Before reading this book I was overwhelmed for it. Just because look…

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Half bad Trilogy by Sally Green

A court of Books and Tea

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This is a book recommendation that I have for you.  This trilogy is about a boy named Nathan that is a witch.

The setting

The story is set in a modern day world, mostly England and other European countries.

The story

The story is about a group of people born in a modern world with normal humans but they are different. This group of people are witches. We have two kind of witches Black and White. Black witches and White witches do not get along. It is known that white witches are good and black are bad. Our main protagonist is born half white and half black. His mother is a white witch and his father a famous “evil” black witch. Before he comes of age and can receive his magical powers he is taken to “the government” of the white witches to do tests to see if he is…

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The Midnight Society Promo

A New Look On Books

TheMidnightSociety-Final2.jpgThe Midnight Society (The Midnight Chronicles #1)
By 
Rhonda Sermon

Genre: YA Urban Fantasy
Release Date: May 15th 2016

Summary from Goodreads:

Witness protection has a protocol for dealing with every situation—except magic. 

Fifteen-year-old Cate’s life has been monitored since her new identity was created five years ago. She’s spent countless hours learning how to deal with potential threats and dangerous situations. None of which is any use when everyone around her is suddenly frozen like statues at the bus stop. 


As Cate attempts to make sense of the frightening scene, a mysterious group of teenagers appear out of thin air. They are intrigued she’s not affected, but focus on completing their deadly mission, using baffling powers before they vanish again. 


When the group seeks her out the next day, Cate is drawn into a world filled with sorcery and time travel. After she accidentally brings a cheerleader back from…

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Mini Reviews – Complex Kids

The Book Addict

Two absolutely beautiful books reviewed today, both about kids who are trying to cope with major changes in their world. Forgetting Foster is about a little boy whose Dad has early-onset Alzheimer’s, while in The Thing About Jellyfish, Suzy is struggling to cope with the random drowning of her best friend. Both books highlight how children deal with complex situations, and reinforce the importance of discussing issues with children rather than letting them glean information from other places.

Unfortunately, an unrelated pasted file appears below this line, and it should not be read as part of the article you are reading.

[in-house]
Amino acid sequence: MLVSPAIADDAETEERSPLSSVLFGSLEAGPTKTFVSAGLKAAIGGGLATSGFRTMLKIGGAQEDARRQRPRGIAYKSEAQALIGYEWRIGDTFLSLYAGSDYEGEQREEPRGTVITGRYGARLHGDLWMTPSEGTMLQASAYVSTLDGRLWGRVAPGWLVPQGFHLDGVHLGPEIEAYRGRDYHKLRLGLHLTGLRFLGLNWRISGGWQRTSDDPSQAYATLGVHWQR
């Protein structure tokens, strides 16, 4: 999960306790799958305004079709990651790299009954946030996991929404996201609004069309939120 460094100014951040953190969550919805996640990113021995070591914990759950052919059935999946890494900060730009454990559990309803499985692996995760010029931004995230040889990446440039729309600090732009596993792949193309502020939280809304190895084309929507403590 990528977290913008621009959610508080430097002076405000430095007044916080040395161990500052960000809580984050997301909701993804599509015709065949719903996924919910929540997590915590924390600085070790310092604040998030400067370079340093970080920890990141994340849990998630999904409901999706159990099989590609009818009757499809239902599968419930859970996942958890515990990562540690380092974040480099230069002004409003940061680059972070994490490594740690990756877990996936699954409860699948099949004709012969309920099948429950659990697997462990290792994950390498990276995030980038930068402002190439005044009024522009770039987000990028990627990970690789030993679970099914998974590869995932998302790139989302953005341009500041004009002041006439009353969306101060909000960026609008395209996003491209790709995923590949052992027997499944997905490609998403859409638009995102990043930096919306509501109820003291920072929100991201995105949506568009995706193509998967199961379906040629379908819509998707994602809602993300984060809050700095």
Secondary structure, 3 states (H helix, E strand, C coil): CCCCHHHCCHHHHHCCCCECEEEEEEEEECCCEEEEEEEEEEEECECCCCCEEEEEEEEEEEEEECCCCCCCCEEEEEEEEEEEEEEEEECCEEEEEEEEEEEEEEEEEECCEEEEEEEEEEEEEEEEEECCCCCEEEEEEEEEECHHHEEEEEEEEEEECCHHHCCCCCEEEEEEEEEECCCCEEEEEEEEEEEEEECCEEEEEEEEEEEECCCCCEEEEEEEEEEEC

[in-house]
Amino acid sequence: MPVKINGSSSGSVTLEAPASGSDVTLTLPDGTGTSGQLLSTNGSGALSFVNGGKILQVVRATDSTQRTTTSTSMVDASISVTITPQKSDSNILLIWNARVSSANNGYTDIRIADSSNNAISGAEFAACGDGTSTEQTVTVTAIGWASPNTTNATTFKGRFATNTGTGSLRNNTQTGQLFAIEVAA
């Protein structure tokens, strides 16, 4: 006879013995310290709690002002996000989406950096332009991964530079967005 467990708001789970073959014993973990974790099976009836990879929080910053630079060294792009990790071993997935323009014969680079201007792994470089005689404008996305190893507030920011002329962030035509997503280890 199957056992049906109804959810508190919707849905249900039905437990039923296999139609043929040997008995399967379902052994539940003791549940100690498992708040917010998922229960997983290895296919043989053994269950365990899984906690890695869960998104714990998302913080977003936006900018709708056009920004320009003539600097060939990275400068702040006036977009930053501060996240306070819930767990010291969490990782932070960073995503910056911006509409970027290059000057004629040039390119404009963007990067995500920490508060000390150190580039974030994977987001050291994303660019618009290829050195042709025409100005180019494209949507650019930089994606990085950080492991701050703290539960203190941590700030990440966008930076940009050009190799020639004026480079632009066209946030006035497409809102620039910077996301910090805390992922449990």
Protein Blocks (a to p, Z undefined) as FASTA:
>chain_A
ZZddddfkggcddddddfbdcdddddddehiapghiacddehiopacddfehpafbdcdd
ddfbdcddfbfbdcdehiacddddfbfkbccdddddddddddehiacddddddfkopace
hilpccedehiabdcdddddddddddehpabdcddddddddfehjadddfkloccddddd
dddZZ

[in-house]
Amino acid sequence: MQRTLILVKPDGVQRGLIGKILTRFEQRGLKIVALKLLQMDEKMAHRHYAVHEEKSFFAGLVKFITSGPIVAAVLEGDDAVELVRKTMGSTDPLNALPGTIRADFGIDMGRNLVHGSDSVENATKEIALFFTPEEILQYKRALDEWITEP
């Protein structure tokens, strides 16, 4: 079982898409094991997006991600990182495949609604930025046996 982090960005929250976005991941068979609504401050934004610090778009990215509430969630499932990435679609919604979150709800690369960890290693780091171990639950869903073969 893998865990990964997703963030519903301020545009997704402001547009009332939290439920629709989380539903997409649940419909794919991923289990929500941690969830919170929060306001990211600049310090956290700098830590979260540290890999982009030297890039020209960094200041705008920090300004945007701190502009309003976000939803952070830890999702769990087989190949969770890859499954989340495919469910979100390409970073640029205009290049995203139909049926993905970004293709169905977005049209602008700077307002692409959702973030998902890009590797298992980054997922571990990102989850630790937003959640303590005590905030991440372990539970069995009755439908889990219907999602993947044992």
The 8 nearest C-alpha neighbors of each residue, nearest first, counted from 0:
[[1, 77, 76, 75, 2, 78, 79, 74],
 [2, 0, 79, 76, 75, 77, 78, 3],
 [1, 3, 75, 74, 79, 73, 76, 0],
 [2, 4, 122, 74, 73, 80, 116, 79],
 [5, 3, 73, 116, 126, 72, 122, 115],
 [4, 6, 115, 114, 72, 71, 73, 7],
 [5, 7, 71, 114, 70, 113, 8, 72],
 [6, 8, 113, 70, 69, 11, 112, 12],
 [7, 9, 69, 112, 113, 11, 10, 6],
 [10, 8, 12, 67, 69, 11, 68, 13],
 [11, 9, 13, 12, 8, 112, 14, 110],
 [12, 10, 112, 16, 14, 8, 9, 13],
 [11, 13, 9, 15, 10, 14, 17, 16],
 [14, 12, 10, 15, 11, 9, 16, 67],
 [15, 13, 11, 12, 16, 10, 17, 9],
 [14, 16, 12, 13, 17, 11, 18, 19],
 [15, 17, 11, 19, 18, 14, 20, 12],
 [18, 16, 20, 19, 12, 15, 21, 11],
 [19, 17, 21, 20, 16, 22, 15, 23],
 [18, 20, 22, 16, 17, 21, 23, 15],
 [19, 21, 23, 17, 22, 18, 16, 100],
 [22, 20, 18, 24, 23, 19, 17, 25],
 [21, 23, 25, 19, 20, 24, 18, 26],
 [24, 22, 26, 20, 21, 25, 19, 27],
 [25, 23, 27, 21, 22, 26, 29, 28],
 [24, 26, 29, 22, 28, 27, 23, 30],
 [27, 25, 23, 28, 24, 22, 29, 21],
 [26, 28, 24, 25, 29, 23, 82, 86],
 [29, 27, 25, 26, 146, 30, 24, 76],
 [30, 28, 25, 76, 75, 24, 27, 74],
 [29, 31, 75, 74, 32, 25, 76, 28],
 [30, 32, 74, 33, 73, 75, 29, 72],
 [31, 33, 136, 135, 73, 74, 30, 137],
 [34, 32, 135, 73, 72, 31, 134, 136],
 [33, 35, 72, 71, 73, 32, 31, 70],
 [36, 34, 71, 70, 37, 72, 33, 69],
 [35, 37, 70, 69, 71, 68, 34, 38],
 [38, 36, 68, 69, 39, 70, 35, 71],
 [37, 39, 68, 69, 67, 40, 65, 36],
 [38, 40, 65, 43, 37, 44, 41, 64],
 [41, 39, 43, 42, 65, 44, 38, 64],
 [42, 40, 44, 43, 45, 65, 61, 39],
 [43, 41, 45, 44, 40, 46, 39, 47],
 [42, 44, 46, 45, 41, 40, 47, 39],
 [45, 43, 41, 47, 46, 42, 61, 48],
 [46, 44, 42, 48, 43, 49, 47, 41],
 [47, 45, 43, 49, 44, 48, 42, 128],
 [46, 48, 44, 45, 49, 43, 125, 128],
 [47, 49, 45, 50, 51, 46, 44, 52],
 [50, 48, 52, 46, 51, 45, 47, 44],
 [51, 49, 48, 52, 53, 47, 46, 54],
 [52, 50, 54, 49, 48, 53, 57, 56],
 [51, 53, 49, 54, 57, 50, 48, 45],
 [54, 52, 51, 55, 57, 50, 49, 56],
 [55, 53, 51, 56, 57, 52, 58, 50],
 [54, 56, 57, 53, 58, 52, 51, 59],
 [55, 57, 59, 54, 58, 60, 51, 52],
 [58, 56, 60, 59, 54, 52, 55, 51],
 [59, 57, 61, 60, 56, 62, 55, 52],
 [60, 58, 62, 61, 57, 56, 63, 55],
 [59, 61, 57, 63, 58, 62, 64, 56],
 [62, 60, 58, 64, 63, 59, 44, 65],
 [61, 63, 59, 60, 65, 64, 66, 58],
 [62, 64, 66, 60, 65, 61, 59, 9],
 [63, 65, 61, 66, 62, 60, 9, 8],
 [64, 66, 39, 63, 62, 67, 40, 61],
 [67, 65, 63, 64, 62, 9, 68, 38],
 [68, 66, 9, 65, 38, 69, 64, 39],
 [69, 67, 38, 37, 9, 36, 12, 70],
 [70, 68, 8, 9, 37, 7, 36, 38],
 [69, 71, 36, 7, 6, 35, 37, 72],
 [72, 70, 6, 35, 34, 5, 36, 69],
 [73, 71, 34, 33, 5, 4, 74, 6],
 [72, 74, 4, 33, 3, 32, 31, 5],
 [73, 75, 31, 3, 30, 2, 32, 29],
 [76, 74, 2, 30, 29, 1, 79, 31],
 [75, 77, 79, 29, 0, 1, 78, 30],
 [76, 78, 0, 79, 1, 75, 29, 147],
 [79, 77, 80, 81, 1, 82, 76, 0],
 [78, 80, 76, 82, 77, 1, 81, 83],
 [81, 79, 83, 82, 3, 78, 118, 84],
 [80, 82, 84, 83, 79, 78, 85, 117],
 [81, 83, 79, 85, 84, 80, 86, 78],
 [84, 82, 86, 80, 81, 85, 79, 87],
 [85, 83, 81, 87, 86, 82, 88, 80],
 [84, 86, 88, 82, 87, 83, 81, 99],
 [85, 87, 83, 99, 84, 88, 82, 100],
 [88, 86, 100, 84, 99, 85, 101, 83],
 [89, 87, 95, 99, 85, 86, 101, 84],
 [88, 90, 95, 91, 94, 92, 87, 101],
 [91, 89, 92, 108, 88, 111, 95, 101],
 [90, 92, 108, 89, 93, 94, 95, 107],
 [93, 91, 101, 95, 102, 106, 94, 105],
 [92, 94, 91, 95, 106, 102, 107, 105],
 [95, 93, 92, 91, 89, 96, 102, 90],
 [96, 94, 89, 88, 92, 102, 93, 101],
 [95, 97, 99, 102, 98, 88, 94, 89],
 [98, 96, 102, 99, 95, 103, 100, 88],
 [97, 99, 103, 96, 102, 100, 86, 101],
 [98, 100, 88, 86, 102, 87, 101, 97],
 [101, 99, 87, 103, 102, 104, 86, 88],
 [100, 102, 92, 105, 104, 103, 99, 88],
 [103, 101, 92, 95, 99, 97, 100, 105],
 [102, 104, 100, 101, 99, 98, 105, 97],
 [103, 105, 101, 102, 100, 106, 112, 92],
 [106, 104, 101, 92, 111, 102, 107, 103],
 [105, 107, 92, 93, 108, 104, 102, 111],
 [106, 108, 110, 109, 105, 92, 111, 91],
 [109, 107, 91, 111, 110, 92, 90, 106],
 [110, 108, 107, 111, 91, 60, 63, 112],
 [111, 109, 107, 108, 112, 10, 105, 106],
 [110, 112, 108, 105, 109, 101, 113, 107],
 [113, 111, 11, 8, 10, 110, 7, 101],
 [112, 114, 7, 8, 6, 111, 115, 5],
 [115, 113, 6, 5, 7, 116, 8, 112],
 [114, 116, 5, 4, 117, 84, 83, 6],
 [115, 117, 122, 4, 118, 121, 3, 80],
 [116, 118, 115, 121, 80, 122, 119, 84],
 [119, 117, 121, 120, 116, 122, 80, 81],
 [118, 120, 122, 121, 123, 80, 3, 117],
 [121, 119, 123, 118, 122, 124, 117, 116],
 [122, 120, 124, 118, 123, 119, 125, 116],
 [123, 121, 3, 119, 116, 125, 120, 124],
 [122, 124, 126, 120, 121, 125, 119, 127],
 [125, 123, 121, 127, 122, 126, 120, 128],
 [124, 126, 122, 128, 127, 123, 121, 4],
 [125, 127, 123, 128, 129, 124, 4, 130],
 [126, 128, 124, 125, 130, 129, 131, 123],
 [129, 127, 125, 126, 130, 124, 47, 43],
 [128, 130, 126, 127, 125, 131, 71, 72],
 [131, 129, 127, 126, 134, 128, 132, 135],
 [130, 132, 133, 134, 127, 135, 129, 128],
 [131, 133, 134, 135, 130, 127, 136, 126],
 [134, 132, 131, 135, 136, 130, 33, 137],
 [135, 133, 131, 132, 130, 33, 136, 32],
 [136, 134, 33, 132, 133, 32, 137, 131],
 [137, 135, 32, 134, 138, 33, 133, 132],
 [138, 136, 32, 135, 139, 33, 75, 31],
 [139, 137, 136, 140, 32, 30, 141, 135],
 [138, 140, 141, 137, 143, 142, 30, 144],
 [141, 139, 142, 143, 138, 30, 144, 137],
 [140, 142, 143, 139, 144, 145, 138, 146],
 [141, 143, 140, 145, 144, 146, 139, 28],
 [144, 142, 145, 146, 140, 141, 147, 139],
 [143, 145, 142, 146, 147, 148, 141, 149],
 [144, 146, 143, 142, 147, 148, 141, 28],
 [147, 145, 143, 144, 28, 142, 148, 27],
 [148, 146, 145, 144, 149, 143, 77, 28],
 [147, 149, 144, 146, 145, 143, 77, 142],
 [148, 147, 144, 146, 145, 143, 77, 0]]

Forgetting Foster – Dianne Touchell
22nd June 2016, Allen&Unwin
240 pages, 5/5 stars

Foster is a seven year old boy whose father is starting to forget things. He has early-onset Alzheimer’s, but Foster doesn’t really understand what that means, just that his Dad isn’t quite the same anymore. He’s losing his stories. Foster is worried, but no one really wants to tell him what is going on…

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Miss Peregrine’s Home for Peculiar Children

From Jen's Bookshelf

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This was a book I had started before YALLWEST but unfortunately did not get the chance to finish before the festival. It worked out okay also because I did not end up meeting this author. It also took me about a month to read this book, which for me is a long time to read a book. I kept getting distracted by responsibilities such as papers and exams to study for.

Miss Peregrine’s Home for Peculiar Children by Ransom Riggs is about a seventeen year old boy named Jacob who grew up listening to magical tales of his Grandfather’s time at an orphanage on an island off of England. When his Grandfather passes away Jacob goes a little crazy but his parents convince him that his Grandpa had just been telling him stories and that they weren’t true. Believing it will help him move on from his death, Jacob’s dad…